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Tag: Soliciting Online Reviews (Page 2 of 3)

How Does Yelp’s Review Filter Work?

The best way to market your business is by managing your online reputation. It’s free. It’s easy. And all you have to do is provide high-value products and services.

For anyone who’s invested time and money into their online marketing, understanding the way review algorithms filter the trustworthy from the untrustworthy is crucial. And with the ever-increasing popularity of Yelp, it’s become more important than ever to understand how their review filter works.

With that in mind, we’re here to de-mystify the whole process and help you build your online reputation. Here’s what we currently know about Yelp’s review filter.

What Is Yelp’s Review Filter?

Yelp uses a set of criteria to weed out reviews that they deem untrustworthy. Yelp does not publish any details about their criteria, so what we do know is largely based on inference and third-party research. Nonetheless, we can be reasonably sure of the accuracy of this research.

According to Yelp, their algorithm is based on three principles: “Quality, Reliability, and User Activity.” Yelp also reports that they filter out roughly 25% of all reviews, though recent evidence suggests the figure could be considerably higher.

Why Does Yelp Filter Reviews?

Like other review-aggregating platforms like Google, Yelp uses its filter to improve the quality of its review system. By hiding untrustworthy or fake reviews, Yelp helps businesses manage their online reputations in a more effective way.

Ultimately, the goal is to make Yelp more trustworthy as a review platform. If it were filled with fake reviews no one would trust it. No one would use it. That would be the end of Yelp. Yelp doesn’t want that.

How Does Yelp’s Review Filter Work?

Yelp’s review filter divides reviews into two categories:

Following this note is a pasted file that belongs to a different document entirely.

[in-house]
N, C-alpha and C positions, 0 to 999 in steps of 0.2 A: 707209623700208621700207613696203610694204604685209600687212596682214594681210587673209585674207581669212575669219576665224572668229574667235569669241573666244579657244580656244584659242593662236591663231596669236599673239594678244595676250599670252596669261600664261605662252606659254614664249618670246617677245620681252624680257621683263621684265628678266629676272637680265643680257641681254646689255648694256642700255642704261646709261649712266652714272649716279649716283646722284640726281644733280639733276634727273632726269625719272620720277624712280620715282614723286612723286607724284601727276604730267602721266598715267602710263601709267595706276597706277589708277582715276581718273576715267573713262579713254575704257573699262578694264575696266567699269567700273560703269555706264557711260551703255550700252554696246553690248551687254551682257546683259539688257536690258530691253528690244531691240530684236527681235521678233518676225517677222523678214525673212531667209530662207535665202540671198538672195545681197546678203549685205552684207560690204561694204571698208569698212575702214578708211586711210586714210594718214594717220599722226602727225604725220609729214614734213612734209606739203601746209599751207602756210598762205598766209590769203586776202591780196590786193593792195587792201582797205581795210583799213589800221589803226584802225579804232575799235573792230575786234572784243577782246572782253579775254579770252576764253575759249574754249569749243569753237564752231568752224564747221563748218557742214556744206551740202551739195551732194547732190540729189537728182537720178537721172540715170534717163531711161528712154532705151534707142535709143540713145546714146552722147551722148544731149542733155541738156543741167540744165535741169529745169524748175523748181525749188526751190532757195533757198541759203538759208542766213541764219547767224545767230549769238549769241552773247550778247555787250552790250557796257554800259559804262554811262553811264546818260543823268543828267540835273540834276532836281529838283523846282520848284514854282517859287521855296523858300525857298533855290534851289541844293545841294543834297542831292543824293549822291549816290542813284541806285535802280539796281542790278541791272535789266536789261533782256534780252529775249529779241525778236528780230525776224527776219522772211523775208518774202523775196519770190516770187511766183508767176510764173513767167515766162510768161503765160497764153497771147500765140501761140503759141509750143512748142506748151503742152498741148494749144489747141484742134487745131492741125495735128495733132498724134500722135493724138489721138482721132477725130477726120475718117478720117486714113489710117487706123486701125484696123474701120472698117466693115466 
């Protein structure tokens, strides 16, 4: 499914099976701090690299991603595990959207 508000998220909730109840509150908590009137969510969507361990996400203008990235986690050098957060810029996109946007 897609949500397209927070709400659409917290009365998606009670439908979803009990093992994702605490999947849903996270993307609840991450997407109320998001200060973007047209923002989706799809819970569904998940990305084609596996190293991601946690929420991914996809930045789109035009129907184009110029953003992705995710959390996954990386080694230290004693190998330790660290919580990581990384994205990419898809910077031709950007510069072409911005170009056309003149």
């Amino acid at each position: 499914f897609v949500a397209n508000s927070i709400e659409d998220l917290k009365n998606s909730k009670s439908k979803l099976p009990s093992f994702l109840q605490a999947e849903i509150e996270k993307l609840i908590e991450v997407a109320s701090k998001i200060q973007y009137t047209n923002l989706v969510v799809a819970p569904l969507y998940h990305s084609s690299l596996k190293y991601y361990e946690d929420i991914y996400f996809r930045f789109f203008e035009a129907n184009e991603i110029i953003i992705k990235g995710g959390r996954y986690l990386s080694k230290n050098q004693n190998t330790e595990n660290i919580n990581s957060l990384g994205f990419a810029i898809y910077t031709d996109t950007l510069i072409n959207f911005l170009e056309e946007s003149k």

Recommended Reviews: are reviews that contribute to the overall rating of a business. They are also the most accessible as they’re shown on each business’s Yelp profile page.

Not Currently Recommended Reviews: are reviews that have been filtered out by the algorithm. They don’t contribute to the over all rating. However, it’s still possible to view the ‘Not Currently Recommended Reviews’ by scrolling to the bottom of the profile and clicking the link that reads “other reviews that are not currently recommended”.

One of the interesting parts of Yelp’s algorithm is that it hides reviews until it deems them to be trustworthy. And vice-versa. That means there’s always the possibility of improvement over time.

Yelp looks at each user’s activity and reviewing patterns to decide whether their reviews are trustworthy or not. The following are some of those considerations:

  • Has the reviewer’s profile been created recently?
  • Has the user written any past reviews?
  • What is the quality of the user’s past reviews?
  • Does the review contain any misinformation? Or hateful or bigoted language?
  • Is there evidence that the review was solicited?

By taking account of these criteria (and, undoubtedly, much more) Yelp determines the overall relevance of each review. The best case scenario would be if all of your best customers were also active, trusted Yelp users. Unfortunately, this isn’t always the case.

What Can I Do to Improve My Yelp Reviews?

The best course of action is to provide amazing service and amazing products every time. That way, your clients will be inclined to leave amazing reviews without being asked.

After all, Yelp does not encourage you to solicit reviews. And while you can try work around their policy to generate reviews, you may find yourself in deep water if Yelp decides to punish you for it.

Another trick is to ask your clients to be more active on Yelp. Not by leaving reviews on your business, but by leaving reviews for other businesses. It may seem counter-intuitive but it will lend more clout to their reviews and make it less likely for Yelp to filter them out. That way, the reviews that best reflect your business will have a greater chance of landing on your page.

 

Do you have a story about your Yelp reviews or a fresh perspective on Yelp’s algorithm? Leave a comment below!